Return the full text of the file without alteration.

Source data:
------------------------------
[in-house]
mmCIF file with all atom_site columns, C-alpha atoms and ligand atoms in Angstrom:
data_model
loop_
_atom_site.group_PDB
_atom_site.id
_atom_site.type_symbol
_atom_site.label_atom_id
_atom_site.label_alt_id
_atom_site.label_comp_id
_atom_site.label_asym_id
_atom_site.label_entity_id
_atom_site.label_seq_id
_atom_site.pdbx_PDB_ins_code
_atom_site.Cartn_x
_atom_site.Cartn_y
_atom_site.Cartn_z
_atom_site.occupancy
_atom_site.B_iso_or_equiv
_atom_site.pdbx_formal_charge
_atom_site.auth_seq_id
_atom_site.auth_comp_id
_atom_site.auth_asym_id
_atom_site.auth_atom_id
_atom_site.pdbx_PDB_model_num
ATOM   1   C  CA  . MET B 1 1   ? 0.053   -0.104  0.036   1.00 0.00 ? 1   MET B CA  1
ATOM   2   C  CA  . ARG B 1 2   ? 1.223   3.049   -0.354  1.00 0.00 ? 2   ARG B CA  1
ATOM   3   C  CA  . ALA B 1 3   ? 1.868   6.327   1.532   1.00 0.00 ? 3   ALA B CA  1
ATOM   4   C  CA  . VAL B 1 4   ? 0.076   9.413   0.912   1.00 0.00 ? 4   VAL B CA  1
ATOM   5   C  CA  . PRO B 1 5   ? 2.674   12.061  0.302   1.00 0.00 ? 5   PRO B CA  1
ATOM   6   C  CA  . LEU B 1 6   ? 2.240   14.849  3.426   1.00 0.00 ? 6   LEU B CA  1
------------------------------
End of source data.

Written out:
[in-house]
mmCIF file with all atom_site columns, C-alpha atoms and ligand atoms in Angstrom:
data_model
loop_
_atom_site.group_PDB
_atom_site.id
_atom_site.type_symbol
_atom_site.label_atom_id
_atom_site.label_alt_id
_atom_site.label_comp_id
_atom_site.label_asym_id
_atom_site.label_entity_id
_atom_site.label_seq_id
_atom_site.pdbx_PDB_ins_code
_atom_site.Cartn_x
_atom_site.Cartn_y
_atom_site.Cartn_z
_atom_site.occupancy
_atom_site.B_iso_or_equiv
_atom_site.pdbx_formal_charge
_atom_site.auth_seq_id
_atom_site.auth_comp_id
_atom_site.auth_asym_id
_atom_site.auth_atom_id
_atom_site.pdbx_PDB_model_num
ATOM   1   C  CA  . MET B 1 1   ? 0.053   -0.104  0.036   1.00 0.00 ? 1   MET B CA  1
ATOM   2   C  CA  . ARG B 1 2   ? 1.223   3.049   -0.354  1.00 0.00 ? 2   ARG B CA  1
ATOM   3   C  CA  . ALA B 1 3   ? 1.868   6.327   1.532   1.00 0.00 ? 3   ALA B CA  1
ATOM   4   C  CA  . VAL B 1 4   ? 0.076   9.413   0.912   1.00 0.00 ? 4   VAL B CA  1
ATOM   5   C  CA  . PRO B 1 5   ? 2.674   12.061  0.302   1.00 0.00 ? 5   PRO B CA  1
ATOM   6   C  CA  . LEU B 1 6   ? 2.240   14.849  3.426   1.00 0.00 ? 6   LEU B CA  1